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The rice OsHsfC1b gene is well known as the "heat shock transcription factor gene" and regulates salt tolerance and development in Oryza sativa ssp. japonica.

Annotated Information


OsHsfC1b plays a role in ABA-mediated salt stress tolerance in rice[1].The role of class C HSFs in stress response is currently unknown;however, expression patterns of class C HSF genes from rice suggest, in addition to a role in the heat shock response, a participation in non-thermal stress responses such as salt,drought and oxidative stress.In particular, OsHsfC1b and OsHsf2b are highly responsive to salt and drought stress[2].

Furthermore, OsHsfC1b is involved in the response to osmotic stress and is required for plant growth under non-stress conditions[1].In contrast to class A HSFs, OsHsfC1b acts as a positive regulator of growth under standard growth conditions. We therefore propose that class C HSFs play an opposite role to class A members in plant growth control.


Expression of OsHsfC1b was induced by salt, mannitol and ABA, but not by H2O2[1].OsHsfC1b was significantly induced in roots after 30 min treatment with salt, mannitol and ABA. In addition, OsHsfC1b was also significantly upregulated in leaves after 30 min of salt treatment. After 3 h,the expression level of OsHsfC1b in roots was significantly increased by salt and ABA, but not by mannitol. Again,salt stress resulted in an upregulation of expression in leaves. H2O2 had no effect on OsHsfC1b transcript level.

OsHsfC1b is localized in the nucleus in the absence of stress,which indicates that a stress-dependent modification is not required for nuclear accumulation.


To determine the phylogenetic relationship among the OsHsfs, neighbor-joining phylogenetic trees were constructed using the amino acid sequences of DBD, the HR-A/B region, and the linker between them [3]. As expected, the classes A, B and C Hsfs formed three individual clusters. Furthermore, the class A Hsfs were divided into two sub-clusters. In a previous study, the N-terminal part and C-terminal part of DBD and HR-A/B regions were used separately to draw phylogenetic trees. Although most proteins fixed their positions in the different phylogenetic trees, a few Hsfs changed theirpositions (Nover et al., 2001). Similar phenomenon was also observed on the OsHsfs (data not shown). A more convinced relationship of the Hsfs was revealed by combining the DBD, HR-A/B, and the flexible linker between DBD and HR-A/B. Tileshop.jpg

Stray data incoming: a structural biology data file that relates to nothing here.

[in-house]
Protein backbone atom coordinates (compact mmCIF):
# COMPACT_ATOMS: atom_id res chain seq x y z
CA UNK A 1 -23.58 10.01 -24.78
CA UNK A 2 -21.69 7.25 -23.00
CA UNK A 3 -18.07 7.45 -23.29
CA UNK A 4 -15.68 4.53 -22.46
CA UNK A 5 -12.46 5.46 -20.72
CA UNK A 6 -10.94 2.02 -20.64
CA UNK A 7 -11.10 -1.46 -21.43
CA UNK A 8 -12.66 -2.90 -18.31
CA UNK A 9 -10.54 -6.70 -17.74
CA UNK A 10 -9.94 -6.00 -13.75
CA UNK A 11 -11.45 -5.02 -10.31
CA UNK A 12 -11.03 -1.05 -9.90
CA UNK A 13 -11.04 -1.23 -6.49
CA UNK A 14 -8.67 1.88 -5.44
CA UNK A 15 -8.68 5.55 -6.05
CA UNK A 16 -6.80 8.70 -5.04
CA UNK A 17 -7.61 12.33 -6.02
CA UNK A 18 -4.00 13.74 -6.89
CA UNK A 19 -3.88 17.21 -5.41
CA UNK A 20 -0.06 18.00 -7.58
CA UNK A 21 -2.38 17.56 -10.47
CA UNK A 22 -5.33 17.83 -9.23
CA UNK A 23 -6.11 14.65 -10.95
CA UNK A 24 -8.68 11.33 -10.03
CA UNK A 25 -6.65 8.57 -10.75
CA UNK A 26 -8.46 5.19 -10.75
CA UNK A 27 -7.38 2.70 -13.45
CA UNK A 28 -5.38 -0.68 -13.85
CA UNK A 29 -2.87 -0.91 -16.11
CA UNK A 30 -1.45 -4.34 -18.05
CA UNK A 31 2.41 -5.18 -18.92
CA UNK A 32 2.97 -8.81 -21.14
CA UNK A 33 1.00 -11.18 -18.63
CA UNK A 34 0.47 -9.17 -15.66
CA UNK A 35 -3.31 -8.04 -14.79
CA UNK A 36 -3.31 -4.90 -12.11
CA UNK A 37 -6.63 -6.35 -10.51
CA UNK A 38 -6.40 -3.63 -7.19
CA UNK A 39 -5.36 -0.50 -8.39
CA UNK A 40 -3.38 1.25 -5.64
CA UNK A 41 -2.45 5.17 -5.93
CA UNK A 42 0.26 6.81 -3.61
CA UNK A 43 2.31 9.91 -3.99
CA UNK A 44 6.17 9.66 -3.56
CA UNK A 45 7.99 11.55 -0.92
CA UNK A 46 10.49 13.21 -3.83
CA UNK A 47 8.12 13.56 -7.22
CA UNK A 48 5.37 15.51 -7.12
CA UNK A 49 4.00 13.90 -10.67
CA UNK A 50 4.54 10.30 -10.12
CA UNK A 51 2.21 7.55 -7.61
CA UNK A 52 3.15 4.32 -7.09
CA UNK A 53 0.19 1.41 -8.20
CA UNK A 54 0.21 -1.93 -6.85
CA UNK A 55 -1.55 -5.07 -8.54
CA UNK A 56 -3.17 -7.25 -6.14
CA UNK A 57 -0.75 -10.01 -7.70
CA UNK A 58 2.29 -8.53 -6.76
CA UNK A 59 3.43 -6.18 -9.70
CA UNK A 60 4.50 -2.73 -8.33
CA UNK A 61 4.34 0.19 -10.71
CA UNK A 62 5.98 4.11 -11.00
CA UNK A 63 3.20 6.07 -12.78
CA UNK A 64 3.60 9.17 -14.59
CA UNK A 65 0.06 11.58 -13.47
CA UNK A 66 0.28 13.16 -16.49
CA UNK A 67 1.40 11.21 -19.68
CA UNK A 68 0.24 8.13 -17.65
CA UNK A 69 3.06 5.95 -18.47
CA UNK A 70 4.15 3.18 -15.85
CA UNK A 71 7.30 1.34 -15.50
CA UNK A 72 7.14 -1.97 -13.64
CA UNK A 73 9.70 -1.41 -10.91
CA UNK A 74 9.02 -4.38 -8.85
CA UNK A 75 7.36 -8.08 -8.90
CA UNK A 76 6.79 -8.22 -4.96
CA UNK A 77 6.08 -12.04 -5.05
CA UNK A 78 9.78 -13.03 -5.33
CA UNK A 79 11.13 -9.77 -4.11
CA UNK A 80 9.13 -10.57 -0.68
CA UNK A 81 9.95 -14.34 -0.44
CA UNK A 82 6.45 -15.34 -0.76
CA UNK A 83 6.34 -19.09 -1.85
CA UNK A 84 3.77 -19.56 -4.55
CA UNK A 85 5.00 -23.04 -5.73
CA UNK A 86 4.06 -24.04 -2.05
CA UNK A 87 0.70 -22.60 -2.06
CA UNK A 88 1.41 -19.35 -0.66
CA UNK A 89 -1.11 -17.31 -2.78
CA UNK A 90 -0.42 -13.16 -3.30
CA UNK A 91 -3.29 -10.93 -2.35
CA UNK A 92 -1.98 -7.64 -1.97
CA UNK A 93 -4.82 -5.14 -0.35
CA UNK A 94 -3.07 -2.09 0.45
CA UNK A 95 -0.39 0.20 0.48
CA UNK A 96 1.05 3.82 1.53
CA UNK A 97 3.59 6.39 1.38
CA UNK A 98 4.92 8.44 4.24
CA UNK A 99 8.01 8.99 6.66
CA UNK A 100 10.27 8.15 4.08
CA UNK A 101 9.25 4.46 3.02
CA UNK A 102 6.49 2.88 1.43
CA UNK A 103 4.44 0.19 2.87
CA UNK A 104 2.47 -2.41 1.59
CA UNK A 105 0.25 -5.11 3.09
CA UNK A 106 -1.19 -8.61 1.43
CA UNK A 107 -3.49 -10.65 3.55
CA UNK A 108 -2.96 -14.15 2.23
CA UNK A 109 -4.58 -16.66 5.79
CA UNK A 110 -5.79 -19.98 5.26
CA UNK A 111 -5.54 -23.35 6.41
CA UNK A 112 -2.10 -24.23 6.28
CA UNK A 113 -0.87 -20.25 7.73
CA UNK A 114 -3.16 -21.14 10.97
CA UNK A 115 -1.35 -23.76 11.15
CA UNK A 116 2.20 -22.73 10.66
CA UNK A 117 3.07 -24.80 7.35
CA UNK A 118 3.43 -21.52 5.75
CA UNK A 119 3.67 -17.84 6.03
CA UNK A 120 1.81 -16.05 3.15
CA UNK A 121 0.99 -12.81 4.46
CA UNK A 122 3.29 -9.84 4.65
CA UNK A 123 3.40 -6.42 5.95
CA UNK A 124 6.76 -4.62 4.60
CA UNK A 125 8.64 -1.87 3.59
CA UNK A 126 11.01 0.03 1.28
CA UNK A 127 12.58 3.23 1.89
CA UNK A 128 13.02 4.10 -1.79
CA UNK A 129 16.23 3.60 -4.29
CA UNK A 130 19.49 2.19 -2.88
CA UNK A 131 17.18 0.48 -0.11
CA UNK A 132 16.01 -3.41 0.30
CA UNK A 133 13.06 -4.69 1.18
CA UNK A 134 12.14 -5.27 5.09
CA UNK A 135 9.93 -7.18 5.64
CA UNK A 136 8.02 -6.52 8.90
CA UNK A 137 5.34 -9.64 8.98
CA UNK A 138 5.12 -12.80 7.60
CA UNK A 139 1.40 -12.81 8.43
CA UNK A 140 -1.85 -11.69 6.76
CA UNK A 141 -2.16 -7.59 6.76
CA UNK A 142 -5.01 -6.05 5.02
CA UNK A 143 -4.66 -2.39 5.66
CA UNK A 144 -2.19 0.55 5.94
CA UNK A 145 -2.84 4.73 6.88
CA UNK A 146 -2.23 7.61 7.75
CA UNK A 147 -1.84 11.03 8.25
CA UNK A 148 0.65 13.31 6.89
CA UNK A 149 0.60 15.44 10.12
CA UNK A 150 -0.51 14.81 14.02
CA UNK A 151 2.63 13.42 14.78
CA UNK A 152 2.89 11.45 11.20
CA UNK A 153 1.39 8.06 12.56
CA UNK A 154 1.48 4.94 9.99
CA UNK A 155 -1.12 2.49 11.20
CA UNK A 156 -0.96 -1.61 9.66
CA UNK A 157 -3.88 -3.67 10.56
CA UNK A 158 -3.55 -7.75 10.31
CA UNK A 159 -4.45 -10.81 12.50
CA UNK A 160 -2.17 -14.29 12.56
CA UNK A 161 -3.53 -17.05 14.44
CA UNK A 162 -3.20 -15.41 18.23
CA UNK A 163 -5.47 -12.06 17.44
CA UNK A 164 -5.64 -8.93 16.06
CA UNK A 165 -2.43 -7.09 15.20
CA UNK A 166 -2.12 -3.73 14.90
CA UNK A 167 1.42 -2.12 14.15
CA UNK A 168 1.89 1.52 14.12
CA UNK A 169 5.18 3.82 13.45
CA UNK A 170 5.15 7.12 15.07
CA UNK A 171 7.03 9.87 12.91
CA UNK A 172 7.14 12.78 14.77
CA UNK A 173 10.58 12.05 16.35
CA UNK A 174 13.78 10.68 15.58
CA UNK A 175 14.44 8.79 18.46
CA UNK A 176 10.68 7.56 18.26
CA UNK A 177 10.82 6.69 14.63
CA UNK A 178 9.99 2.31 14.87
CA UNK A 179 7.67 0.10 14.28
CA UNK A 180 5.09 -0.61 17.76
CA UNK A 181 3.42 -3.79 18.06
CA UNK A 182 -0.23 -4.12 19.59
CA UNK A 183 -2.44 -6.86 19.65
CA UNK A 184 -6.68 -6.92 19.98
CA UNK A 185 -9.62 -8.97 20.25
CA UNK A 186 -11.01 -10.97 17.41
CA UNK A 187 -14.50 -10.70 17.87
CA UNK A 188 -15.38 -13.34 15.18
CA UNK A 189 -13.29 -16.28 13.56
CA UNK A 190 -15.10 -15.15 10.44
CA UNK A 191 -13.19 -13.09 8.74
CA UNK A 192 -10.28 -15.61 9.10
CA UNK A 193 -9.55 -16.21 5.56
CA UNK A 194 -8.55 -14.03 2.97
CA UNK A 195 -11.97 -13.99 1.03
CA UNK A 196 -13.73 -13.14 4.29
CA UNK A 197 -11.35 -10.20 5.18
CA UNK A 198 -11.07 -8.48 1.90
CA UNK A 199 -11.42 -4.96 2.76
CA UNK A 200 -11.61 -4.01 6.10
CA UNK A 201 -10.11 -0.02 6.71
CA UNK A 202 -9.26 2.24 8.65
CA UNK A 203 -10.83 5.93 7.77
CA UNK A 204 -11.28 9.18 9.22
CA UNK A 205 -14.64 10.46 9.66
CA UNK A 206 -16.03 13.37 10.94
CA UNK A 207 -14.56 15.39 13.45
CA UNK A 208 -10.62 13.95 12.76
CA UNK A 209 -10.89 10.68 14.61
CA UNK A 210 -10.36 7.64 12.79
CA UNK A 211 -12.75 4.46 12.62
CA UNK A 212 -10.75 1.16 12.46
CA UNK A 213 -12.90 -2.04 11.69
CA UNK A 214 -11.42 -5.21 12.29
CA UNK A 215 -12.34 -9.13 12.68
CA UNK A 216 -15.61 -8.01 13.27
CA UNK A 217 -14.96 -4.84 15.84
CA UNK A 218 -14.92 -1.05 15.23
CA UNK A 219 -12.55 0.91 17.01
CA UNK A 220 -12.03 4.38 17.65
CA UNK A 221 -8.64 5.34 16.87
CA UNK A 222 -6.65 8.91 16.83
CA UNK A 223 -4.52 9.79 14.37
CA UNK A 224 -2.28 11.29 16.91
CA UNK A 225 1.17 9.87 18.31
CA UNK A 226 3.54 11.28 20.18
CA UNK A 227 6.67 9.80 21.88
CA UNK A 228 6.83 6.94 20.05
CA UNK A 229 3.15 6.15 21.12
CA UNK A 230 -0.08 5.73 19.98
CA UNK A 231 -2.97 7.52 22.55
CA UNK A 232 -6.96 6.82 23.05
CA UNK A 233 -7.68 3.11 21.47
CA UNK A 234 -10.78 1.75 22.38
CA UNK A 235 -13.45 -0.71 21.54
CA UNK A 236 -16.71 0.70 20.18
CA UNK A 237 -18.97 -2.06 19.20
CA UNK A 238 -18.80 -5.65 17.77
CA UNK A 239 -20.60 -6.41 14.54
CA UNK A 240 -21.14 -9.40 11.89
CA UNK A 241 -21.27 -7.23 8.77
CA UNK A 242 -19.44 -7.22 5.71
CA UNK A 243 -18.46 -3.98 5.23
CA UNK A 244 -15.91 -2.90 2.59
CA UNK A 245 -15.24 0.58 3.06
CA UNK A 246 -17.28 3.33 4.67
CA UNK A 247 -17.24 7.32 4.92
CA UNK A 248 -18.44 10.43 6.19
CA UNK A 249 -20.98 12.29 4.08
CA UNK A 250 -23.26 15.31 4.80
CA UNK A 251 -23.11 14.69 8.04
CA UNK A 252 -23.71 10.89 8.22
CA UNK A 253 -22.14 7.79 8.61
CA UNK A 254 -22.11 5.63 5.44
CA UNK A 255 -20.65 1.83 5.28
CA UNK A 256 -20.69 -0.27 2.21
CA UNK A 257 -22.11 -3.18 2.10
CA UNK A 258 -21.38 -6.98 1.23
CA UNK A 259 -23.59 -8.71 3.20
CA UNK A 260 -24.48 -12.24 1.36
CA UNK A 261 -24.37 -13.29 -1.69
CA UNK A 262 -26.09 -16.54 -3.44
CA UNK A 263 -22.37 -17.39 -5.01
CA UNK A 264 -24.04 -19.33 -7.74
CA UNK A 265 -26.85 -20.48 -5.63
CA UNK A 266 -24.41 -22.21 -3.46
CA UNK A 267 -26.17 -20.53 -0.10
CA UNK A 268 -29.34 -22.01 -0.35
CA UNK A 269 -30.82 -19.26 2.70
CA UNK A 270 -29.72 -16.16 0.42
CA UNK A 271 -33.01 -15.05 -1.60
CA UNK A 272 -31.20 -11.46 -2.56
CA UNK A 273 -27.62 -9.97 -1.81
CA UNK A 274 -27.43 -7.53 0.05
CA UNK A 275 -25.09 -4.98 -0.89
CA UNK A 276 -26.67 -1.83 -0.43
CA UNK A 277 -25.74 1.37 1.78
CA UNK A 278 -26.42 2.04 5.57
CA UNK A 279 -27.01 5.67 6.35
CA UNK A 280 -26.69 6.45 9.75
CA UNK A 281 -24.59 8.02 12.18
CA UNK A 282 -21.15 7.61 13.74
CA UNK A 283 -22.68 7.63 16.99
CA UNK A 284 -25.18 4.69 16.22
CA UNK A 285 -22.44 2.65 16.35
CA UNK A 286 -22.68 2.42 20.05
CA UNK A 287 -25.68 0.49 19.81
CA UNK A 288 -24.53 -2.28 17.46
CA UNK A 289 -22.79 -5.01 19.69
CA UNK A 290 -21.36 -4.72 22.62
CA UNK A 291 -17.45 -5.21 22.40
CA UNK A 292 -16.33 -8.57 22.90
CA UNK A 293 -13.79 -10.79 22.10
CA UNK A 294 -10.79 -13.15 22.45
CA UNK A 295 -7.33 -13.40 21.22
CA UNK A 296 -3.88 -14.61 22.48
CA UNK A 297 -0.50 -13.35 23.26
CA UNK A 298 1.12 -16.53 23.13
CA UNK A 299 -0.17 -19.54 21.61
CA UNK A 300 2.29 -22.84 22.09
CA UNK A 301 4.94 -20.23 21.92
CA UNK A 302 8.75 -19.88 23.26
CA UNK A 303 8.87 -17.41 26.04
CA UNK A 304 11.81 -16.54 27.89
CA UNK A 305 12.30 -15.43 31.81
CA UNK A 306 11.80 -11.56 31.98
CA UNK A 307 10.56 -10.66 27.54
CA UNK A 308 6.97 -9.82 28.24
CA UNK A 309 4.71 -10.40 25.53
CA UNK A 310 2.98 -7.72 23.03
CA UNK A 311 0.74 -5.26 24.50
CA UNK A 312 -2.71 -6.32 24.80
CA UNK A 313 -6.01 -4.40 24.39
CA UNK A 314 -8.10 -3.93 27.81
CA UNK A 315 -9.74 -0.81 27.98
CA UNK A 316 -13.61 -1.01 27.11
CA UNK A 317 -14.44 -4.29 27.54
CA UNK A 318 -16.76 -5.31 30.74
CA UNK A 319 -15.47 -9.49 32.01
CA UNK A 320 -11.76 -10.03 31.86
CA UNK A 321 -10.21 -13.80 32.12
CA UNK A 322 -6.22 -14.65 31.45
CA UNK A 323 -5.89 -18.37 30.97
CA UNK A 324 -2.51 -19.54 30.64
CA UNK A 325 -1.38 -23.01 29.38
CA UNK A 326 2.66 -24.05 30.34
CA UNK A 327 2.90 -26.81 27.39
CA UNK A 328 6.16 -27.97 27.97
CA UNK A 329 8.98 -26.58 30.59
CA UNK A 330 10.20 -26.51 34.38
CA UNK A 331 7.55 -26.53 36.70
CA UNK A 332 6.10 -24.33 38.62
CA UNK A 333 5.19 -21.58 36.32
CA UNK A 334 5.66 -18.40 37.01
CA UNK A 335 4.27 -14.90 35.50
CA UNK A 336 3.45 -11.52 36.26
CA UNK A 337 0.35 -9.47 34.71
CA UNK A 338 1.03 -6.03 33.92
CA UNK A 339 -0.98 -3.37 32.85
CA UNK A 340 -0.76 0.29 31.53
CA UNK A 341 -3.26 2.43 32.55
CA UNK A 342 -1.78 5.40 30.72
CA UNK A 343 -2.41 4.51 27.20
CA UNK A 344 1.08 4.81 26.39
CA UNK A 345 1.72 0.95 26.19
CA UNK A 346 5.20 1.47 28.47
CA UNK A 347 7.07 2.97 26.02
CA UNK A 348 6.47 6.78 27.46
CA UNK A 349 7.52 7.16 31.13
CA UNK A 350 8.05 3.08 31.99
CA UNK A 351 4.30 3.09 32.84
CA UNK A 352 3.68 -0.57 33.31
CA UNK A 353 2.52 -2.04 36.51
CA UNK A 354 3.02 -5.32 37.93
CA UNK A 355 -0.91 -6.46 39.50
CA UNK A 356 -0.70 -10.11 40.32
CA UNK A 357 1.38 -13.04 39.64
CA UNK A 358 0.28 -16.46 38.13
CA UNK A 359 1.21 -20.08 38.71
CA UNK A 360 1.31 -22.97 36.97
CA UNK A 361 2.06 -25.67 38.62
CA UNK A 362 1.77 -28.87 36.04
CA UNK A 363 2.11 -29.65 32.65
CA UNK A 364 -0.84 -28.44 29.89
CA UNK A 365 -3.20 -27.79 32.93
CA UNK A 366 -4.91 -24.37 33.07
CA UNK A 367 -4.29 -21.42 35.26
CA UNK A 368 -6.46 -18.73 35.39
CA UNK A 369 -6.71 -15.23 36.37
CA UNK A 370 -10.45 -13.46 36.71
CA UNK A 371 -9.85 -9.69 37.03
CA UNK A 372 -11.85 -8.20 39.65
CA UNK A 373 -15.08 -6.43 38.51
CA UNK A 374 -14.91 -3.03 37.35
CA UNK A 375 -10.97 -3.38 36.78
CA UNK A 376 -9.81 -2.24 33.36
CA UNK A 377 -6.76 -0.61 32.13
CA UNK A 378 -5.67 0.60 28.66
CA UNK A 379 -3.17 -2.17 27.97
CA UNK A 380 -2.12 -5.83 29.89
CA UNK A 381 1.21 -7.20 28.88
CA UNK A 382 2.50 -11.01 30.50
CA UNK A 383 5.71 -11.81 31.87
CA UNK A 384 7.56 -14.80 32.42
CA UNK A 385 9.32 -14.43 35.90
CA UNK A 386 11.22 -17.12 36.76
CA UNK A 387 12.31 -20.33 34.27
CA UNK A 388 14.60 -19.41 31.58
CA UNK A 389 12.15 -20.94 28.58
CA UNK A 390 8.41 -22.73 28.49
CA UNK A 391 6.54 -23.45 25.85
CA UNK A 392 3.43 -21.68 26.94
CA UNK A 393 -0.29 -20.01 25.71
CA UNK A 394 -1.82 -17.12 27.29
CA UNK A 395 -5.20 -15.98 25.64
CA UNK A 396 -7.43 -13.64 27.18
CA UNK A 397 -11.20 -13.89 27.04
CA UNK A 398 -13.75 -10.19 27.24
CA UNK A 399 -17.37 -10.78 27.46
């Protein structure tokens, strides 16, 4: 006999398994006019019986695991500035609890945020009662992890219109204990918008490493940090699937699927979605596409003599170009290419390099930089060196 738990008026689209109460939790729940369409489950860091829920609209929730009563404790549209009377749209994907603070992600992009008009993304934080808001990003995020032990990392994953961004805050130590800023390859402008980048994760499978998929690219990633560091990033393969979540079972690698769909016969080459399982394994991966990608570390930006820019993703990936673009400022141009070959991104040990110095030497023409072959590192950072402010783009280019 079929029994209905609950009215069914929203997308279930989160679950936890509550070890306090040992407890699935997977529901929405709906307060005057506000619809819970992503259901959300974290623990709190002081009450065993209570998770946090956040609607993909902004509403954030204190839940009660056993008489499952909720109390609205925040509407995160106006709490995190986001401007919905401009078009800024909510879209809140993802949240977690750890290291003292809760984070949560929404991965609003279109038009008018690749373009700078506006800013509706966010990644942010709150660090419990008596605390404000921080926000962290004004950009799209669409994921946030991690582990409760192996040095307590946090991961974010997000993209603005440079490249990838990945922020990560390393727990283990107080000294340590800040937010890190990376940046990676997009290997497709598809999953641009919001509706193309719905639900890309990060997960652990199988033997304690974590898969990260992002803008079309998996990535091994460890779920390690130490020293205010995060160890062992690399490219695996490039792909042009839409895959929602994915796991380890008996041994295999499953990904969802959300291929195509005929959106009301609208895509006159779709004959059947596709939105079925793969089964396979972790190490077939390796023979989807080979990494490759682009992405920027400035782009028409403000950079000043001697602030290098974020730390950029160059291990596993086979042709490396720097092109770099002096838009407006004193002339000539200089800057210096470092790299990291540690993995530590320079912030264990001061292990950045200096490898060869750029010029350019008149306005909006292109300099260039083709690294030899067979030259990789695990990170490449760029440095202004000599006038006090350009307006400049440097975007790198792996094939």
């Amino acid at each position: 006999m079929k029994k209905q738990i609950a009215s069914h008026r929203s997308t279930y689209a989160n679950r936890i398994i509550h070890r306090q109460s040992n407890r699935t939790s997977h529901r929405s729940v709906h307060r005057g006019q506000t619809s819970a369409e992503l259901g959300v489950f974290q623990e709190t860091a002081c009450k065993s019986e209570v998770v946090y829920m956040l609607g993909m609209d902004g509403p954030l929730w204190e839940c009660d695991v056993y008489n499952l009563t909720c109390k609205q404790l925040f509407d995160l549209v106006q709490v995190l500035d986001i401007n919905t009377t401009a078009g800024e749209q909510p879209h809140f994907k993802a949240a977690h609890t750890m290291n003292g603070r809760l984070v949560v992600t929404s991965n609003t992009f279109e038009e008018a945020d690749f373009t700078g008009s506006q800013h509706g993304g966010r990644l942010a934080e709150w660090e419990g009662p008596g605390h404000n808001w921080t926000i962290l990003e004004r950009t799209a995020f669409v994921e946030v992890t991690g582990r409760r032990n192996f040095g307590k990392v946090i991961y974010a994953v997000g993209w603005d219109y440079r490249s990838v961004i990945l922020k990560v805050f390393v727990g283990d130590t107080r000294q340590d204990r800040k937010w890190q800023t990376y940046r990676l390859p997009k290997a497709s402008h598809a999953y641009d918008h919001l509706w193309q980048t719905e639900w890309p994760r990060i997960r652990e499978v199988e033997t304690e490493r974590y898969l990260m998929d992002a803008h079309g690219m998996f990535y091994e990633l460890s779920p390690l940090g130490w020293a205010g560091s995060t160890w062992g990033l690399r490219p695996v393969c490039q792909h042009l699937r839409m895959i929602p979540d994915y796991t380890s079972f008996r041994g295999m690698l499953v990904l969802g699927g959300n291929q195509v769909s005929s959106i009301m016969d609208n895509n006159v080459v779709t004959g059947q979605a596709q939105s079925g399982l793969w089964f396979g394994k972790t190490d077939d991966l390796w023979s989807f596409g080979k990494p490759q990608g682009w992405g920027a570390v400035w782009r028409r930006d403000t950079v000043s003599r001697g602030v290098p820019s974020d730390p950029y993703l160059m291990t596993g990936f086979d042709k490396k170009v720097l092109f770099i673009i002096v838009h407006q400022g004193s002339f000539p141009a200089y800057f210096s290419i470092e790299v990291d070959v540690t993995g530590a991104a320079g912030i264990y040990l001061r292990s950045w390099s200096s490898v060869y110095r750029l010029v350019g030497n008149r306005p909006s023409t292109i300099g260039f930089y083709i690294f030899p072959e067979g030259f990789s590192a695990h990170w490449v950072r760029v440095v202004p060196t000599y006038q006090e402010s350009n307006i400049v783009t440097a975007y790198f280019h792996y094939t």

Knowledge Extension

A typical Hsf protein contains a modular structure with an N-terminal DNA-binding domain (DBD), an adjacent bipartite oligomerization domain composed of heptads repeat of hydrophobic amino acid residues (HR-A/B), a nuclear localization signal (NLS) essential for nuclear uptake of the protein, a nuclear export signal (NES),and in many cases a less conserved C-terminal activation domain (CTAD) rich in aromatic, hydrophobic and acidic amino acids (AHA) that have been reported to be crucial for activation function[4].Based on the conservative DBD and the HR-A/B regions, 21 putative Hsfs from the Arabidopsis,23 from rice, and 18 from tomato have been identified through the genome-wide analysis. Plant Hsf gene family is divided into three classes, HsfA, HsfB, and HsfC, according to their protein structures[4].HsfA and HsfC have insertions of 21 and 7 amino acids, between the hydrophobic regions HR-A and HR-B,respectively. HsfB and HsfC are also characterized bylack of AHA motifs in their C-terminal regions(CTRs).

Labs working on this gene

Institute of Biochemistry and Biology, University of Potsdam, Karl-Liebknecht-Str. 24–25, 14476 Potsdam, Germany

Max Planck Institute of Molecular Plant Physiology, Am Muehlenberg 1, 14476 Potsdam, Germany

CIRAD, UMR AGAP, Avenue Agropolis, 34398 Montpellier, Cedex 5, France

State Key Laboratory of Plant Physiology and Biochemistry, College of Life Science, Zhejiang University, Hangzhou 310058, China

National Center for Gene Research and Shanghai Institute of Plant Physiology and Ecology, Shanghai Institutes for Biological Sciences, Chinese Academy of Sciences, 500 Caobao Road, Shanghai 200233, China

State Key Lab of Rice Biology, China National Rice Research Institute, 359 Tiyuchang Road, Hangzhou 30016, China

Graduate School of the Chinese Academy of Sciences, Beijing 100039, China

Biocenter of the Goethe University, Frankfurt/Main, Germany


  1. 1.0 1.1 1.2 Romy Schmidt, Jos H.M. Schippers, Annelie Welker, Delphine Mieulet, Emmanuel Guiderdoni and Bernd Mueller-Roeber,et al.(2009)Transcription factor OsHsfC1b regulates salt tolerance and development in Oryza sativa ssp. japonica.AoB PLANTS 011:1-17.
  2. Wenhuo Hua, Guocheng Hua, Bin Han et al.(2009)Genome-wide survey and expression profiling of heat shock proteins and heat shock factors revealed overlapped and stress specific response under abiotic stresses in rice.Journal of Zhejiang University SCIENCE B 10:291-300.
  3. Chuang WANG, Qian ZHANG, Hui-xia SHOU et al.(2009)Identification and expression analysis of OsHsfs in rice.Plant Science 176:583–590.
  4. 4.0 4.1 Nover, L., Bharti, K., Doring, P., Mishra, S.K., Ganguli, A.,Scharf, K.D. et al.(2001)Arabidopsis and the heat stress transcription factor world: how many heat stress transcription factors do we need?Cell Stress Chaperones 6:177-89.